Tam O'Neill Fine Arts

Category: Small Business Spotlight

Published: July 18, 2016

Tam O’Neill is one of only a few print dealers also academically trained in fine art printmaking. From her perspective as a historian and owner/founder of Tam O’Neill Fine Arts, she discusses precisely why historic prints are valuable and the cultural evolution of Cherry Creek North.  

Q: You’re a successful gallery owner, a juror and vettor for national art and antique exhibits, and a lecturer. How do you keep antique prints from being an intimidating subject?

A: Since I am trained as a printmaker and walked around for years with ink stained fingers, I have an innate understanding of prints as objects and how they are made.  Every print has a backstory, which is the fascinating part.  I recently appraised an original Picasso etching.  When it was removed from the frame and held up to a light source the original watermark of the paper was visible.  Seeing “Pablo Picasso” in the margin of the sheet was this great “aha!” moment when I knew the piece was a valuable first printing. The research to me is fascinating and never ending.

Q: In an era when many are snapping “selfies,” perhaps we’ve lost sight of the importance of art for documentation purposes. How do prints made by people like John James Audubon impact history?

A: Audubon’s portrait of the Passenger Pigeon, for example, shows us a once prolific species that has gone extinct.  There were no cameras then, so his image is an incredibly important record, as well as a cautionary tale for conservationists. 

Q: A lot of lip service is given to what is new in Denver, but a walk through your gallery reminds us to remember our roots, doesn’t it?

A: True. I am a westerner, and a third generation Colorado native.  My Great Grandmother, Jean Ann Parker, was the sister of Butch Cassidy…but that is a different story. We have some wonderful 19th century views of Denver and Colorado from Harpers Weekly magazine showing first hand views of miners weighing gold dust, surveyors on skis, cowboys and dudes.  We have original maps from Ferdinand Hayden’s first survey of the state showing early place names, railroads and the wagon trails.  We also have fun 1950’s era pictorial tourist maps showing hot springs, wildlife, hikers and all the reasons we love living here.  With all the new development and growth in the state, it’s important to know and celebrate the state’s history.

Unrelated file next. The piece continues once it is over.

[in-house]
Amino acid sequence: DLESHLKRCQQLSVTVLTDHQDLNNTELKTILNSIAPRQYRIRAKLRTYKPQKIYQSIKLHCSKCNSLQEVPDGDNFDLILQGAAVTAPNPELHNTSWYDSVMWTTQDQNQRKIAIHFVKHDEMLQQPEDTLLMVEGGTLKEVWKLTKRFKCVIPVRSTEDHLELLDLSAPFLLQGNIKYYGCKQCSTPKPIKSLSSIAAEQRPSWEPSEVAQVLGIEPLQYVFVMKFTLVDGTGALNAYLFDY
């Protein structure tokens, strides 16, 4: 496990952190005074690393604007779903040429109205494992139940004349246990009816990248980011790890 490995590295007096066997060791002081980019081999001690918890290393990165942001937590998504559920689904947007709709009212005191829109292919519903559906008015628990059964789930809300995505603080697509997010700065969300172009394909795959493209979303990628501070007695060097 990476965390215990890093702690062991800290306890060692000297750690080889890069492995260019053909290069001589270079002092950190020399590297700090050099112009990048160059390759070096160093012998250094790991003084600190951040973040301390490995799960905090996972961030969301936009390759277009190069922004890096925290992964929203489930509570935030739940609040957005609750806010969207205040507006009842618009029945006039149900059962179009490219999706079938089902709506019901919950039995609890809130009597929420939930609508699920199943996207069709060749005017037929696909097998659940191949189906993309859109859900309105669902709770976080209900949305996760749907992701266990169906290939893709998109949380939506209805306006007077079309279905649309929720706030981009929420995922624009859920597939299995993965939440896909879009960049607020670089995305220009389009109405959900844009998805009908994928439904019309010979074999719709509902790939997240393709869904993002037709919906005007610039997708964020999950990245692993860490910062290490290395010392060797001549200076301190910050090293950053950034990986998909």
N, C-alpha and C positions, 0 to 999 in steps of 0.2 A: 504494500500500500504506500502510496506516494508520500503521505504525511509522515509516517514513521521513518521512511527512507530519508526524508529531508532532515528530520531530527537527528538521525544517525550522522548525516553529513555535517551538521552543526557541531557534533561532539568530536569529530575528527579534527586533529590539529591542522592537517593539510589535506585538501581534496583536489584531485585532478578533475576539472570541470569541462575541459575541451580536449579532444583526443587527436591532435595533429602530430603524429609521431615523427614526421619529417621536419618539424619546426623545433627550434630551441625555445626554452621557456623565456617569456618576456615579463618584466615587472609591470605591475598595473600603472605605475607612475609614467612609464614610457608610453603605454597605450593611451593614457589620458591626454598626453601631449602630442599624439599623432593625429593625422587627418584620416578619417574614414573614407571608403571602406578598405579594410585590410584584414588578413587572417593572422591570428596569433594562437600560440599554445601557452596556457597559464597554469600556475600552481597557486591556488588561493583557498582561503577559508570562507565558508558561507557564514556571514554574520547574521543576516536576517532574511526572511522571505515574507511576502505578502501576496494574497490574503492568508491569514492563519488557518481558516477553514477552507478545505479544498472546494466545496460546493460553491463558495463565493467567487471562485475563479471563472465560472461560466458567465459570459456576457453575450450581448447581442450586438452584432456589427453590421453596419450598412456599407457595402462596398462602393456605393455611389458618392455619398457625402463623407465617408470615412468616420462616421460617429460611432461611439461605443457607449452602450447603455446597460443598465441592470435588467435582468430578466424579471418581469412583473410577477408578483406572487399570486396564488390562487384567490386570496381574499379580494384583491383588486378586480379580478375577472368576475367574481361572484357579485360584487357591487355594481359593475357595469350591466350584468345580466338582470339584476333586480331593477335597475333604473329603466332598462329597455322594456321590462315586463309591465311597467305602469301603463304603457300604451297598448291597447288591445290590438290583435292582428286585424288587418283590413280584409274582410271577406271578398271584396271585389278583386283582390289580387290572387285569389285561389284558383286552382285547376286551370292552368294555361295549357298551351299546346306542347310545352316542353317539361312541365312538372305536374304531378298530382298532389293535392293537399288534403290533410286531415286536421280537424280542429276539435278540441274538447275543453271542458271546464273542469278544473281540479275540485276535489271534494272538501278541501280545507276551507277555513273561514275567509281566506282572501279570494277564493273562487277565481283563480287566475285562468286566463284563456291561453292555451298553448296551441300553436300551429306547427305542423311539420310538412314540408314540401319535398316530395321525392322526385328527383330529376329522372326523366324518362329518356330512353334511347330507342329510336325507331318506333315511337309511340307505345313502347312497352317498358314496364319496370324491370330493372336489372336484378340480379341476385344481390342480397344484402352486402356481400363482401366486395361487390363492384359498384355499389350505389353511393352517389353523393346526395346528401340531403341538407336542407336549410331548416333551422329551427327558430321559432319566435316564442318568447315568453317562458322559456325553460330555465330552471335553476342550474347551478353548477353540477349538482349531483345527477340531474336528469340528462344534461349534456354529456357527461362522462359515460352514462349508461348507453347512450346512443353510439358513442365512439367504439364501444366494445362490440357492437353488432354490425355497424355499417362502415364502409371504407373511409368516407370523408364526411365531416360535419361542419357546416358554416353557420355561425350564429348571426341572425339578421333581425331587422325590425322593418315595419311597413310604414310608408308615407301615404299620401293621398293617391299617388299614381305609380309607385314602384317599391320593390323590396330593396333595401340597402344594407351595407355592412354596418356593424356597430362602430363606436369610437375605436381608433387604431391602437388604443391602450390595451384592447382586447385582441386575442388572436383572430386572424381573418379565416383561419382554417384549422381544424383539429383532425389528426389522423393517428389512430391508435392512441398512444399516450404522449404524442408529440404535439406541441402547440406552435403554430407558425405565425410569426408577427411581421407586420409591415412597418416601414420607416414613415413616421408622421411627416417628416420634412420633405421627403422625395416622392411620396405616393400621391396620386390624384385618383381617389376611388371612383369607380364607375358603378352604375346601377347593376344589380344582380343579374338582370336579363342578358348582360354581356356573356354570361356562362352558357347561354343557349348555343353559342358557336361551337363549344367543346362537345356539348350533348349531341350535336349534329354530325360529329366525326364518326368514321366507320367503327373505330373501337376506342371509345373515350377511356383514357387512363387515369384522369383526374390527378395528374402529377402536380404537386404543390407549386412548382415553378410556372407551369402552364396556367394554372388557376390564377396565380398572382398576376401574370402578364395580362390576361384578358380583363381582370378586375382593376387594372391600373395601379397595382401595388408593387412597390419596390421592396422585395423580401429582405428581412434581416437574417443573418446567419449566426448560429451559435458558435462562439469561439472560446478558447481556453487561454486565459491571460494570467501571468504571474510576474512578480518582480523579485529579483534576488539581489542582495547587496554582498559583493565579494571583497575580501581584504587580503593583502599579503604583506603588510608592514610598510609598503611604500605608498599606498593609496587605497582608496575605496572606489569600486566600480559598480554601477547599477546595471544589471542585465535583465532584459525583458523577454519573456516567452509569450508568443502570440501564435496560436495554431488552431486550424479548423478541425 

Q: Your gallery has been in Cherry Creek North since 1995. What changes have you observed in the neighborhood’s cultural community since then? 

A: I guess as a historian I’d like to recognize where we’ve been. Cherry Creek North has always been a great incubator for independent businesses, and galleries in particular. Just think about some of the history we have here. Saks Galleries has been in business for more than 50 years, Nelson Giesecke’s studio Object Design for 45 years, Shaver Ramsey for 40 years, Witold K for 30 years. Pismo was in business for over 25 years until they retired. Brena Gallery was the very first in Denver to show and sell contemporary art in the 70’s, and they were here in Cherry Creek. But we’re also attracting new talent like Dellisalde sculptor studio that just opened this year. We even have our own highly regarded Cherry Creek Theater group. I am certain creatives will continue to thrive in Cherry Creek North and continue its long and colorful history.

 

Tam O'Neill Fine Arts is a member of the Cherry Creek Arts District.

Stay tuned for more Small Business Spotlights featuring the places and faces of Cherry Creek North, a new story told every other week!